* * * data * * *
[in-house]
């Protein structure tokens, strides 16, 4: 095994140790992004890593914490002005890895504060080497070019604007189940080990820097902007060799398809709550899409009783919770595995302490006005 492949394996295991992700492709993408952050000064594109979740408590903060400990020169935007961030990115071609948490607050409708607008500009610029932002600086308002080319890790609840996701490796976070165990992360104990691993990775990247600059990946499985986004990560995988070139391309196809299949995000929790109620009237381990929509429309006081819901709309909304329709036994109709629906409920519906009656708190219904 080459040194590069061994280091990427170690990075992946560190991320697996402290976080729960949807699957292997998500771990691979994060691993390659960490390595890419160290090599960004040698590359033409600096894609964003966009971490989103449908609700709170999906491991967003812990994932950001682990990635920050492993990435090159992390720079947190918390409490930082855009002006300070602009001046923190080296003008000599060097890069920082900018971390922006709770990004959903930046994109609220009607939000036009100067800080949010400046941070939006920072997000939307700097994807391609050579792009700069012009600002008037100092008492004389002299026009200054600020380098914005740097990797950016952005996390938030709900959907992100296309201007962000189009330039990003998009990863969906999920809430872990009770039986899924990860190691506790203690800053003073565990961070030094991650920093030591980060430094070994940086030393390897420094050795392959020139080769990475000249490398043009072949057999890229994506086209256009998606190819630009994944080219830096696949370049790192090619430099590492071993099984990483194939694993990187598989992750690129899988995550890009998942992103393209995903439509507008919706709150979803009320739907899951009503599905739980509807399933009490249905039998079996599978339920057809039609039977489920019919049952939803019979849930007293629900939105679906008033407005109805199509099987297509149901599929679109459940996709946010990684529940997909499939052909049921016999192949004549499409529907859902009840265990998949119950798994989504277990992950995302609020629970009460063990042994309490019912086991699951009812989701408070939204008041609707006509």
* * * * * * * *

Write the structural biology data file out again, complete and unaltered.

[in-house]
């Protein structure tokens, strides 16, 4: 095994140790992004890593914490002005890895504060080497070019604007189940080990820097902007060799398809709550899409009783919770595995302490006005 492949394996295991992700492709993408952050000064594109979740408590903060400990020169935007961030990115071609948490607050409708607008500009610029932002600086308002080319890790609840996701490796976070165990992360104990691993990775990247600059990946499985986004990560995988070139391309196809299949995000929790109620009237381990929509429309006081819901709309909304329709036994109709629906409920519906009656708190219904 080459040194590069061994280091990427170690990075992946560190991320697996402290976080729960949807699957292997998500771990691979994060691993390659960490390595890419160290090599960004040698590359033409600096894609964003966009971490989103449908609700709170999906491991967003812990994932950001682990990635920050492993990435090159992390720079947190918390409490930082855009002006300070602009001046923190080296003008000599060097890069920082900018971390922006709770990004959903930046994109609220009607939000036009100067800080949010400046941070939006920072997000939307700097994807391609050579792009700069012009600002008037100092008492004389002299026009200054600020380098914005740097990797950016952005996390938030709900959907992100296309201007962000189009330039990003998009990863969906999920809430872990009770039986899924990860190691506790203690800053003073565990961070030094991650920093030591980060430094070994940086030393390897420094050795392959020139080769990475000249490398043009072949057999890229994506086209256009998606190819630009994944080219830096696949370049790192090619430099590492071993099984990483194939694993990187598989992750690129899988995550890009998942992103393209995903439509507008919706709150979803009320739907899951009503599905739980509807399933009490249905039998079996599978339920057809039609039977489920019919049952939803019979849930007293629900939105679906008033407005109805199509099987297509149901599929679109459940996709946010990684529940997909499939052909049921016999192949004549499409529907859902009840265990998949119950798994989504277990992950995302609020629970009460063990042994309490019912086991699951009812989701408070939204008041609707006509």